I suddenly found myself dealing with a frustrating problem this week. I suspect some troubleshooting steps to get my Magic Mouse 2 working again caused the issue. Specifically, I reset the Bluetooth config and then reset the SMC. I’m not positive this is what caused it but the timing seems to be more than just coincidental.
I was unable to unlock my MacBook Pro using my Apple Watch. It had worked flawlessly for some time. Toggling the Handoff settings on the phone and the watch, toggling the “Allow your Apple Watch to unlock your Mac”, and any other settings I could find that were even remotely related, including the Wrist Detection, did nothing to solve the problem.
I finally found the solution in a suggestion from someone on Mac Rumors to sign out of iCloud via System Preferences in macOS and then sign back in. Sure enough, that immediately solved my problem and now I’m back to unlocking my system using my Apple Watch.
Back in 2013 I moved from using a very good Windows program called mControl for home automation control over to Indigo for Mac OS. mControl worked great for my needs then but I didn’t want to dedicate an additional computer to the home automation and video recording tasks since I usually left my iMac running anyway.
Indigo looked like an excellent choice and over the years and it has indeed proven to be a great software package for home automation control from a Mac. I realized that even though I’ve blogged about some of the things that I’ve done with Indigo I haven’t really mentioned my overall experience with the software.
It’s now on version 7 and though the cost has risen this is largely due to improved software support and the inclusion of the required licensed technology needed to control Z-Wave compatible door locks. Indigo is very extensible; one can find a number of community-built plugins and it also supports scripting via Python.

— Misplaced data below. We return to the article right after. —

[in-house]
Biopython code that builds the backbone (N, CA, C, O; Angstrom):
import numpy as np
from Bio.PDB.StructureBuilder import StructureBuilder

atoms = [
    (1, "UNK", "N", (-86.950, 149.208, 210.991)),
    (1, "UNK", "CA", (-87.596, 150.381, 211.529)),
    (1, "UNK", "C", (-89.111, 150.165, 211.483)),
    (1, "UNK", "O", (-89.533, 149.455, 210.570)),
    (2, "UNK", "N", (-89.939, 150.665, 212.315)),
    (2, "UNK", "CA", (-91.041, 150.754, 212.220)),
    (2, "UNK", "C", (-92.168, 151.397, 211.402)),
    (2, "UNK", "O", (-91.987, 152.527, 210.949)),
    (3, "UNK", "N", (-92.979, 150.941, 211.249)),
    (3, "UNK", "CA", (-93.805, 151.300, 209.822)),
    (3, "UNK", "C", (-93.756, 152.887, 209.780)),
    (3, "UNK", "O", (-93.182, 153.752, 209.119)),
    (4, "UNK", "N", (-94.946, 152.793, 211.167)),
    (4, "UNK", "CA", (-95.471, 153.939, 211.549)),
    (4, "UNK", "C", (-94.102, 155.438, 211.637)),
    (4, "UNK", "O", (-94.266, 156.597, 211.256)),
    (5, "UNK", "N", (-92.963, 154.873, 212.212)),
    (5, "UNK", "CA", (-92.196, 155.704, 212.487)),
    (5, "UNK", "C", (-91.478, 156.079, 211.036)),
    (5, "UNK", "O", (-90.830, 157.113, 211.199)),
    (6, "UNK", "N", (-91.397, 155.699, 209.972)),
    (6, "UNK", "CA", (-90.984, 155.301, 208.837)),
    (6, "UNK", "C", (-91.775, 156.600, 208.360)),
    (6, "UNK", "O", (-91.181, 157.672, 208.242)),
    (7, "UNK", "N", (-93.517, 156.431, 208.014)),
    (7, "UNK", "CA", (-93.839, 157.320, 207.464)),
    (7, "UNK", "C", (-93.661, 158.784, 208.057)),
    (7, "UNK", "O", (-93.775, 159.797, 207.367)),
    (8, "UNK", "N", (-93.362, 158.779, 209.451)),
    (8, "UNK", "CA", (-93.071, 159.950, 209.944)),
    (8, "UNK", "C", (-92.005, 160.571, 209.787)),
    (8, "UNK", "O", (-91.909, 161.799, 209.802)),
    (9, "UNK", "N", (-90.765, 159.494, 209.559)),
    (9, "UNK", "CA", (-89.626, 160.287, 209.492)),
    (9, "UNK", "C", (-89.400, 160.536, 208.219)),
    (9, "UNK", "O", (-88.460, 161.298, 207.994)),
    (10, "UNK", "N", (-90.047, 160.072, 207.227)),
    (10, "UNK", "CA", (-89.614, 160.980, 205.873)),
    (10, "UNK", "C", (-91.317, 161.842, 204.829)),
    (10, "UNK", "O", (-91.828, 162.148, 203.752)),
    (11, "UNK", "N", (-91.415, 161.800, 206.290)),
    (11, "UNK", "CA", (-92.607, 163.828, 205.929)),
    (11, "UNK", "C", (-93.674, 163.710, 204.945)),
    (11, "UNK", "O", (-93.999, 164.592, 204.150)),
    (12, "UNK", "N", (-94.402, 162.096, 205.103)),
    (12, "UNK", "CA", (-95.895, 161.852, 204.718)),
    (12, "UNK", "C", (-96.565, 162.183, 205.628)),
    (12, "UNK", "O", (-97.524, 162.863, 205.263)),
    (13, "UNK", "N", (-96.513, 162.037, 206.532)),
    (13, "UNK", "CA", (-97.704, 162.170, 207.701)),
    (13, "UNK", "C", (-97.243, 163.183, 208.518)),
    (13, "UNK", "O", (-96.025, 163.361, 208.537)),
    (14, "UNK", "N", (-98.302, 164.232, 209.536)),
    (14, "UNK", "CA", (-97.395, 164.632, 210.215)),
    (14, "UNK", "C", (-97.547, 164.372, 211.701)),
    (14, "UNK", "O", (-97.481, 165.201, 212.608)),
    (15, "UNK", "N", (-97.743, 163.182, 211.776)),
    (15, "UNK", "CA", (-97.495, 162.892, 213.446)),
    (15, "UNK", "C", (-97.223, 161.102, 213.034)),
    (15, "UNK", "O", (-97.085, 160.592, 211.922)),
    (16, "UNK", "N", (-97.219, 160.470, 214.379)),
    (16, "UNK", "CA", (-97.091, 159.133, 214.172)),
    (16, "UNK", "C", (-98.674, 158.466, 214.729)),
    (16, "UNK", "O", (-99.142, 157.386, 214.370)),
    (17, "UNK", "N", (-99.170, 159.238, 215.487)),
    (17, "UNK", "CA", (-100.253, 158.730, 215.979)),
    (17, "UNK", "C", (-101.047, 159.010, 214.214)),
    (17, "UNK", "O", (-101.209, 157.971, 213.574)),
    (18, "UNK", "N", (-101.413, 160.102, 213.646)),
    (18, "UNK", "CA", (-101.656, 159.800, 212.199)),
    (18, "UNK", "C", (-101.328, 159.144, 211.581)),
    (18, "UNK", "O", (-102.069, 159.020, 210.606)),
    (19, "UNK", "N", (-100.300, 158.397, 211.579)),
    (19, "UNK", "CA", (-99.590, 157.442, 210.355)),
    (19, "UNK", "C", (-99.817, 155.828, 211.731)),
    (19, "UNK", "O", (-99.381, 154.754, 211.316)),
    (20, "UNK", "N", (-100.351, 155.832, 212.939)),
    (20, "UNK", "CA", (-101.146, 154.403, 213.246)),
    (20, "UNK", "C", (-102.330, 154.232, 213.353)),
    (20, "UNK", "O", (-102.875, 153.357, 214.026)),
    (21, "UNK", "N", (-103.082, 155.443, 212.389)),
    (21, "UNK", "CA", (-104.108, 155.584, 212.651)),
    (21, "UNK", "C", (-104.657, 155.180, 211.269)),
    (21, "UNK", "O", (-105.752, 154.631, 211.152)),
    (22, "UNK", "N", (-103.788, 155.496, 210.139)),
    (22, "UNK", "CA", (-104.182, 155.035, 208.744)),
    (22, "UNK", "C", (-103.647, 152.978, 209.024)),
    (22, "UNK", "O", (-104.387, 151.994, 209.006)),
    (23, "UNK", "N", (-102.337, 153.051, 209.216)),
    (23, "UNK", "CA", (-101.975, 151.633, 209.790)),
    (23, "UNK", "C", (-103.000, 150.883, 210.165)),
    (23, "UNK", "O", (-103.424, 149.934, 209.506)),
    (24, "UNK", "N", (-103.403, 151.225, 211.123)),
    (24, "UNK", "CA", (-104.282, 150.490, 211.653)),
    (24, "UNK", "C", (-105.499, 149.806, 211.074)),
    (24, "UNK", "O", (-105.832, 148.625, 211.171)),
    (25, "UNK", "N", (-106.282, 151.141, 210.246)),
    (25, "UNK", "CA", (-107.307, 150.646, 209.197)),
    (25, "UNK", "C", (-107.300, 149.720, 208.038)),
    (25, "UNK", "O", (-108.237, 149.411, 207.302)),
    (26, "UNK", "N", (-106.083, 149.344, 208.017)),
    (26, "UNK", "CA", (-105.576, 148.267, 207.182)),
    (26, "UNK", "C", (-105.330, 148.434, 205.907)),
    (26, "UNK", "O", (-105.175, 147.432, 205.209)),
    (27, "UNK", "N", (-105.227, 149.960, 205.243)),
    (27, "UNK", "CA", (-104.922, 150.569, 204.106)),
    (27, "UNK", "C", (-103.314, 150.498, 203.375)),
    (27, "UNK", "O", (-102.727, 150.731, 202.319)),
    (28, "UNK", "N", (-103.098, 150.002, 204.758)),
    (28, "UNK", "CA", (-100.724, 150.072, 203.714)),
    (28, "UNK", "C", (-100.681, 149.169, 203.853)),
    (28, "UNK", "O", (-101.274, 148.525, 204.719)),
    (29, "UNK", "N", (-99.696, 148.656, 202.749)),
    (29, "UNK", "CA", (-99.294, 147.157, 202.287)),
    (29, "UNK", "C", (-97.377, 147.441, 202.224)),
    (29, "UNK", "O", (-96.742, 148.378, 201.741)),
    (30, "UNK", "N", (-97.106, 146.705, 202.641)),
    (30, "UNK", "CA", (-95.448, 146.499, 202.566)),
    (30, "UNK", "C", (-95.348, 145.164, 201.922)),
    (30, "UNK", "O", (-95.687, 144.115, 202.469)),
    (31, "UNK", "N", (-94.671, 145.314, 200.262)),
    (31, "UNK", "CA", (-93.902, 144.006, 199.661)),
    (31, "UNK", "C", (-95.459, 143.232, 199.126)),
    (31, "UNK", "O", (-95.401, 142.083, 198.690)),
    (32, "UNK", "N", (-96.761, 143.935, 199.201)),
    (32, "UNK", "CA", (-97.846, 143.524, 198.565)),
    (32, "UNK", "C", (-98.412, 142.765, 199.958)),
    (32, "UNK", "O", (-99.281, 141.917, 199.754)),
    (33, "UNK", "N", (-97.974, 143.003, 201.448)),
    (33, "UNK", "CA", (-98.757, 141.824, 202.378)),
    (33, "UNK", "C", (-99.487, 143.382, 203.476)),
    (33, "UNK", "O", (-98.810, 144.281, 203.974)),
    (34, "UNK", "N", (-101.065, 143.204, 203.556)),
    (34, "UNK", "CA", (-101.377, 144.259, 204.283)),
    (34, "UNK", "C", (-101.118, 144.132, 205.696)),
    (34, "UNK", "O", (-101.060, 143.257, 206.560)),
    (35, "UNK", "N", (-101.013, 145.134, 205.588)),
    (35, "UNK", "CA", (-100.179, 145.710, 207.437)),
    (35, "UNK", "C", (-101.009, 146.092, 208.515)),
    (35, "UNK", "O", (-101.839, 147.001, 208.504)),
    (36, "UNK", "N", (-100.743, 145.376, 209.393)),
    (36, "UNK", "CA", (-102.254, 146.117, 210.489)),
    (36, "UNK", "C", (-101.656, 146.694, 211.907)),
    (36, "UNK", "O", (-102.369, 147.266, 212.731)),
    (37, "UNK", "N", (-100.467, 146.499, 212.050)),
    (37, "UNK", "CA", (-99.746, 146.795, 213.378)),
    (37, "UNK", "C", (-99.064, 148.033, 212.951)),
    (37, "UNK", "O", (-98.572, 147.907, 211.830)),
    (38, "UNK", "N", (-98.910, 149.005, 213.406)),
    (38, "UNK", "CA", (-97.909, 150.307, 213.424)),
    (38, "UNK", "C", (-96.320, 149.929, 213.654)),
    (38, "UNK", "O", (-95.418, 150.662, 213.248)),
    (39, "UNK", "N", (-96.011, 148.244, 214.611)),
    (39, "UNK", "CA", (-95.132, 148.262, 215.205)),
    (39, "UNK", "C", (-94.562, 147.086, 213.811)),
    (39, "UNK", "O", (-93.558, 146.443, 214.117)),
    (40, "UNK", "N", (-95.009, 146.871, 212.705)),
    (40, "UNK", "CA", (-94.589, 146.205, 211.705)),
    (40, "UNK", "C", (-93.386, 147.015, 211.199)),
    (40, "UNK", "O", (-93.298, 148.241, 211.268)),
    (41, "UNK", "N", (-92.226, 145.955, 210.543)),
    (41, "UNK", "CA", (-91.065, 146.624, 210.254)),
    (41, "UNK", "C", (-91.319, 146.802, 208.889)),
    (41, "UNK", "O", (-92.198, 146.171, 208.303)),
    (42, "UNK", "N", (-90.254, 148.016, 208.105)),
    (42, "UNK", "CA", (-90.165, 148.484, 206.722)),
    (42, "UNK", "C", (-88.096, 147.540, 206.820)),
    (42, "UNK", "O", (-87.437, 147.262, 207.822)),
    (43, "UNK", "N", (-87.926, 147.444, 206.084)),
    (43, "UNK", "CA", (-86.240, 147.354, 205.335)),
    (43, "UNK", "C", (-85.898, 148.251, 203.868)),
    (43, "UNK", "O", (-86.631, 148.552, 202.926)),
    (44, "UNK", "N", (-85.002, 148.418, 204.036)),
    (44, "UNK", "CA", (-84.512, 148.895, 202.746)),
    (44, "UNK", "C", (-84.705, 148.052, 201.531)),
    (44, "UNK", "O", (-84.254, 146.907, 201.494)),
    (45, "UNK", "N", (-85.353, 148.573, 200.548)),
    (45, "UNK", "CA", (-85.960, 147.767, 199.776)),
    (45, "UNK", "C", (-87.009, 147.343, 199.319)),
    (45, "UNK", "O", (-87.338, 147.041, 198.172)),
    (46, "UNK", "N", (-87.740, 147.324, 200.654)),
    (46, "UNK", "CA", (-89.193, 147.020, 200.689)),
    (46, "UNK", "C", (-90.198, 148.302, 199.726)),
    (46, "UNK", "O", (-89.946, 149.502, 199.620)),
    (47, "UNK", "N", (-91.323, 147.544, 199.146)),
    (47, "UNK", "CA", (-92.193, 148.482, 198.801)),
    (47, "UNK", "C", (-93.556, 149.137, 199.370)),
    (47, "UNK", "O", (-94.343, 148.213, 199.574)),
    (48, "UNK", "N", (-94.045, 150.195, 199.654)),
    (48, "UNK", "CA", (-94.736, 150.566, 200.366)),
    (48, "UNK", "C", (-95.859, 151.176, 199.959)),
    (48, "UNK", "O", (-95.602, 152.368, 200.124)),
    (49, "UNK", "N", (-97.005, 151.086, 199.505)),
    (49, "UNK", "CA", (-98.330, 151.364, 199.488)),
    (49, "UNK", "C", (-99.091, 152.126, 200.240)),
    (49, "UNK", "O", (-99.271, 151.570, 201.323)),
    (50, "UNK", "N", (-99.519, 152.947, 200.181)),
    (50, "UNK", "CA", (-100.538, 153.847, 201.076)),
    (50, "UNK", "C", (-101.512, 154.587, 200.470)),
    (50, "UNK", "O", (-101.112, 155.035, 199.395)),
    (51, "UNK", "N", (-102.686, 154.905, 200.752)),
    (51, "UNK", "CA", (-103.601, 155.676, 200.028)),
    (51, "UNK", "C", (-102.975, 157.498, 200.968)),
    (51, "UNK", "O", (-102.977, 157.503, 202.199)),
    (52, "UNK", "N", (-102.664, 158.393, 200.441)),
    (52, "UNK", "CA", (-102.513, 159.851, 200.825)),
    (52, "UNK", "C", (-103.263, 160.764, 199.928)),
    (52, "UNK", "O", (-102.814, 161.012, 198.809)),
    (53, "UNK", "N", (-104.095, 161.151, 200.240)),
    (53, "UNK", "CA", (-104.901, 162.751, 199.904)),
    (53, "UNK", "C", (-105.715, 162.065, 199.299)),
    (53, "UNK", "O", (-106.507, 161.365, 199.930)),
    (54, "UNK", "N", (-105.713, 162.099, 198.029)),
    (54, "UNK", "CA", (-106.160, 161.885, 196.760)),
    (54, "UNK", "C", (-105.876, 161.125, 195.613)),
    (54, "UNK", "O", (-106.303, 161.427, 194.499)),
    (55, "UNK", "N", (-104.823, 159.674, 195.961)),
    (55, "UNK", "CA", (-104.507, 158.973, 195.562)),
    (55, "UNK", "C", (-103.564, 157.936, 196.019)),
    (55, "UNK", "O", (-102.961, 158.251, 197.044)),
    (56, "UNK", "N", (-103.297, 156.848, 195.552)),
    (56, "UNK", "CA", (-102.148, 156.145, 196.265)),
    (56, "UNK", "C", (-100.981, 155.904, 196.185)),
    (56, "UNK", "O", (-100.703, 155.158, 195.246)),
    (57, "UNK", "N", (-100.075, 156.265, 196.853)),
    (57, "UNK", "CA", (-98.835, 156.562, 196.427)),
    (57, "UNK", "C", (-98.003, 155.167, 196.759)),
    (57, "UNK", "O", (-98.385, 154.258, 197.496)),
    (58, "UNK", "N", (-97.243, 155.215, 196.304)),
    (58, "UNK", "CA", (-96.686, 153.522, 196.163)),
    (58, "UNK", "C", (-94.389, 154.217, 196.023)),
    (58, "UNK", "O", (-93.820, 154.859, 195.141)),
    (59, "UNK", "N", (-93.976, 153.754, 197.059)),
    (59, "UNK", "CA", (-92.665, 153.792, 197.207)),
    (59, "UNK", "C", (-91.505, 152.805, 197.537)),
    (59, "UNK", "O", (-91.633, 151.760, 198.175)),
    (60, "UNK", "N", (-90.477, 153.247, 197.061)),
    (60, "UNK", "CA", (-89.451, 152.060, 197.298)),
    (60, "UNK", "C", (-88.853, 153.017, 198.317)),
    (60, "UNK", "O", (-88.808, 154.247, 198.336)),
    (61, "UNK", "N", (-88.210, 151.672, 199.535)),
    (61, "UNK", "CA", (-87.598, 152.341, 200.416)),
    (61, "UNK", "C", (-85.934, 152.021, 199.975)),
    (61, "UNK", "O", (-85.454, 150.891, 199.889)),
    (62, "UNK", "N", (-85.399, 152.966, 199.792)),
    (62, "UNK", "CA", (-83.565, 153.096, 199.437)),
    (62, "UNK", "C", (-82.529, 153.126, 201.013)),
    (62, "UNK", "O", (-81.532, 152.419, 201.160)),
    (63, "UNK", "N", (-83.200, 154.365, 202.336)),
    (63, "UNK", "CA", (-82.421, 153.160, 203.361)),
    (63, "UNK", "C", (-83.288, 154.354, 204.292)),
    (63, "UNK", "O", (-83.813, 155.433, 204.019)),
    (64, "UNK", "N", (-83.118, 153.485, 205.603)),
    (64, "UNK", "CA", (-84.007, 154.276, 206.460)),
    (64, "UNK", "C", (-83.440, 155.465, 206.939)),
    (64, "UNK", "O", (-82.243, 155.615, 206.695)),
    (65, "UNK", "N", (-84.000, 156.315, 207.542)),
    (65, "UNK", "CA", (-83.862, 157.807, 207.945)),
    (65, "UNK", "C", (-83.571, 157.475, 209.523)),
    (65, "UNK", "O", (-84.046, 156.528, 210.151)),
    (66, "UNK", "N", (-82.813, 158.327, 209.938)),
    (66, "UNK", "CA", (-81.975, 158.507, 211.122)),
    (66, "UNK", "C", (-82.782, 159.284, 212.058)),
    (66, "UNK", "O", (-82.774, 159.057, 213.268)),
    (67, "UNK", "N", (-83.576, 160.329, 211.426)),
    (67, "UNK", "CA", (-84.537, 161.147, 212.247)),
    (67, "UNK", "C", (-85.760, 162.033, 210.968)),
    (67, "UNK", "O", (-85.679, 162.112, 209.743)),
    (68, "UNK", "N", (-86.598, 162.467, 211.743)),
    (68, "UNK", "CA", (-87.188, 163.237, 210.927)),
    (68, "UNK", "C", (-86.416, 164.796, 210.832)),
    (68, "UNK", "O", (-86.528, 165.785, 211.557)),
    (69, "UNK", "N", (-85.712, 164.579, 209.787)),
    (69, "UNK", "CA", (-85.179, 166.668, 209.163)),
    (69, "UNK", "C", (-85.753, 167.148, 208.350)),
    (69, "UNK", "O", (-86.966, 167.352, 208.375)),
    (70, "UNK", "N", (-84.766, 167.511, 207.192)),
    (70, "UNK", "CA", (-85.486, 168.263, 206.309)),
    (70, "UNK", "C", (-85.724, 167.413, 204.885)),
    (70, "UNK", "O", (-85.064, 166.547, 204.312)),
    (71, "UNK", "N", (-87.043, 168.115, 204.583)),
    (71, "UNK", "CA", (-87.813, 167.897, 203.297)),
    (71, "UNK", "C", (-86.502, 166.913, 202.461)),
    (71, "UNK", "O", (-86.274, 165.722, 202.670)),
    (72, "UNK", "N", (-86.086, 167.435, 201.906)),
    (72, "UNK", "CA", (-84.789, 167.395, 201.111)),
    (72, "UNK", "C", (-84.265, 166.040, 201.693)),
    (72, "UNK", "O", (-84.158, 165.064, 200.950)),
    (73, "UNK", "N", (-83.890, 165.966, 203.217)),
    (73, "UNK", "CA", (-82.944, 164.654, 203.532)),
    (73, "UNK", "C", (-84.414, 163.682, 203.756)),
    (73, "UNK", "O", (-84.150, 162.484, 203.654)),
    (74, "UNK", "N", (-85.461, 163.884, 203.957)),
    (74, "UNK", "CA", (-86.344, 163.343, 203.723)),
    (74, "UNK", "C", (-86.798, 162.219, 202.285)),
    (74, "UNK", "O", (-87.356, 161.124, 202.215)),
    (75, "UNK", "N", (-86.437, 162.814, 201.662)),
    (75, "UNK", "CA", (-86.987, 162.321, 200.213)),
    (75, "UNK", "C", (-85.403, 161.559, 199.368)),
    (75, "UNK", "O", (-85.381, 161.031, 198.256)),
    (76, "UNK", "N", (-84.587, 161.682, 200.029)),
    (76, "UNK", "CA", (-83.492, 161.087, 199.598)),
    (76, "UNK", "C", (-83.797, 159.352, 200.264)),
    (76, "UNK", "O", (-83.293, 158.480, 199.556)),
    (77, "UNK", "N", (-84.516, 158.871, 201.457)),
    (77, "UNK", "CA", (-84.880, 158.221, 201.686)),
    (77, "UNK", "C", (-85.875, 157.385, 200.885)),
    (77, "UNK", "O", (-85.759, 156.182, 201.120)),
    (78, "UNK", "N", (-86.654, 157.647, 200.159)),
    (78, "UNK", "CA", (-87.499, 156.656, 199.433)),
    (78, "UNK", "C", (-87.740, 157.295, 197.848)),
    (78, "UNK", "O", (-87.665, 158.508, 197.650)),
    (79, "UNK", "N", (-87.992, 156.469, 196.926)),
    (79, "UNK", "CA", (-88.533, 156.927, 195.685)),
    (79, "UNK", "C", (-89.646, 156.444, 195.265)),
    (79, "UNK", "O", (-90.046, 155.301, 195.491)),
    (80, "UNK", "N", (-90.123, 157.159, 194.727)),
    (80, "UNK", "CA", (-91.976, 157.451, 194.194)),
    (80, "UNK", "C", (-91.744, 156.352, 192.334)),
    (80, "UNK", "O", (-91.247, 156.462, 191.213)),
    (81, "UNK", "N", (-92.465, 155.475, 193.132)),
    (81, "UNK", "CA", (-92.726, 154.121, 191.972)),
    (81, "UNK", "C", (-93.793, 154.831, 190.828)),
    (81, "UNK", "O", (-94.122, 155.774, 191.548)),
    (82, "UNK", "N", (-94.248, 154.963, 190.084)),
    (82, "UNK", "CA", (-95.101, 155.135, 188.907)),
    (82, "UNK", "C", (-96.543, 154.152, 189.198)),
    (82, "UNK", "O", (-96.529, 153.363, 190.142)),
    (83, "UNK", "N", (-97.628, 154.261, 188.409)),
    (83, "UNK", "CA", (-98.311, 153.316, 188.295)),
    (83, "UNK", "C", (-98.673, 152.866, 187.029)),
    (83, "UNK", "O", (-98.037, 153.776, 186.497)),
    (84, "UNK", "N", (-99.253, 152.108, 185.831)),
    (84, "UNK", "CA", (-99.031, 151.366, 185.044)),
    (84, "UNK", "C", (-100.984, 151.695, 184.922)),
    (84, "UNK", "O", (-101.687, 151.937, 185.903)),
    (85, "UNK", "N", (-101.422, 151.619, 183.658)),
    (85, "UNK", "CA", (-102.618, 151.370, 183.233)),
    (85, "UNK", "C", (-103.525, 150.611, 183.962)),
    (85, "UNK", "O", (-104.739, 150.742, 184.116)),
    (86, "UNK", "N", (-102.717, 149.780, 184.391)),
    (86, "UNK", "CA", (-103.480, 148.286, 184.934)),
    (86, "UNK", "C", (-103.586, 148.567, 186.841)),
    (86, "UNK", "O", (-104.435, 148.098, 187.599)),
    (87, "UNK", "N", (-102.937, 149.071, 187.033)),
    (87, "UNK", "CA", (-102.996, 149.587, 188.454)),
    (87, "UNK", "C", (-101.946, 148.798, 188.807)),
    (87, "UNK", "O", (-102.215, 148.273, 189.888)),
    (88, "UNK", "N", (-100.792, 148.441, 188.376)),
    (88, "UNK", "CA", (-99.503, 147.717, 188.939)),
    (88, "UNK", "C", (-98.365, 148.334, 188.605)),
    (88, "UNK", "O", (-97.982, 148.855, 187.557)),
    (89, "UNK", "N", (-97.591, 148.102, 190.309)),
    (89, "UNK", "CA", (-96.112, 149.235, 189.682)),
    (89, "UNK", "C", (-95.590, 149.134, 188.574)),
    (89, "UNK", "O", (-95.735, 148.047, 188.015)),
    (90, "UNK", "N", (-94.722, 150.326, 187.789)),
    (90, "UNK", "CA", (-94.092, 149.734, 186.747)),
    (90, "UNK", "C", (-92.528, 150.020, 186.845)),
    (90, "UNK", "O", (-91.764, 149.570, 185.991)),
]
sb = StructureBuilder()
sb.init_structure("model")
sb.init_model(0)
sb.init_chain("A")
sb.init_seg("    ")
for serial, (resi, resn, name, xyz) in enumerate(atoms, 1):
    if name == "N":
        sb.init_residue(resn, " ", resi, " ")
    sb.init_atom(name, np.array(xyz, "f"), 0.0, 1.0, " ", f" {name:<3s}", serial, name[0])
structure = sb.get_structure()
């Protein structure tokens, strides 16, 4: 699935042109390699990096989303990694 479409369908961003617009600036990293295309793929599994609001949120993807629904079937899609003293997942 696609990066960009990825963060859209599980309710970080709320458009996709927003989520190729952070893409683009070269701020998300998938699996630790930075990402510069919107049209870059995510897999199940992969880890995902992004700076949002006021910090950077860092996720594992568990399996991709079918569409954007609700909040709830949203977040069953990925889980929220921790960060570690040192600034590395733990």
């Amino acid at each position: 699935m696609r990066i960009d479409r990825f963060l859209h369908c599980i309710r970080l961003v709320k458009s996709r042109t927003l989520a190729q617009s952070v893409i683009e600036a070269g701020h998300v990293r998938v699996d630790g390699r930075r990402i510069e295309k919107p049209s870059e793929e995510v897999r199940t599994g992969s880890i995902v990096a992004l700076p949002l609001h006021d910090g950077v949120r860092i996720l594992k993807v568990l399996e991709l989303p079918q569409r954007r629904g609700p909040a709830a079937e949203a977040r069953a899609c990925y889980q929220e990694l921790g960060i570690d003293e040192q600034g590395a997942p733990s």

I wouldn’t recommend it for someone that isn’t very tech savvy; there are other consumer appliances more suitable for basic home usage, but if you want to do anything more than have a few automated tasks (for example, anything that requires a good bit of logic and virtual devices or variables) you’ll need something like Indigo.
At our house I do use a Wink system and it works fine there but it’s not capable of doing much more than running a few automated tasks; consumer appliances (usually cloud-connected) currently don’t offer very much in this realm. But at the apartment I’m still using Indigo and have moved into some more advanced home automation interactions.
With Indigo I now have several actions that are dependent on the status of other devices, virtual devices and variables. I’m also using some Bluetooth proximity detectors to provide additional enhancements and in the past I’ve done some more interesting things that I currently don’t have setup.
I highly encourage anyone with more than a passing interest in home automation, and a Mac that you’re willing to leave powered on all of the time, to look into Indigo. The initial cost may seem high but when you consider the basic cost just to purchase a consumer appliance hub such as Wink or SmartThings, and then potential issues with any of your existing equipment, you may find that the savings aren’t really there in the long run. Indigo works with X10, Insteaon and Z-Wave devices as well as some other devices that don’t use those protocols.
Sometimes it’s practical for the same person to setup multiple accounts on one machine for distinct purposes. While the fast user switching feature in OS X does make it easy to quickly move between accounts some people may find it more practical to be able to interact with the desktop of a different account while still logged into another one. If you’re this kind of person then you may find this post useful.
The method I’m using, which is based on information that I found in some forums, involves using Screen Sharing to connect to a different account on the same machine.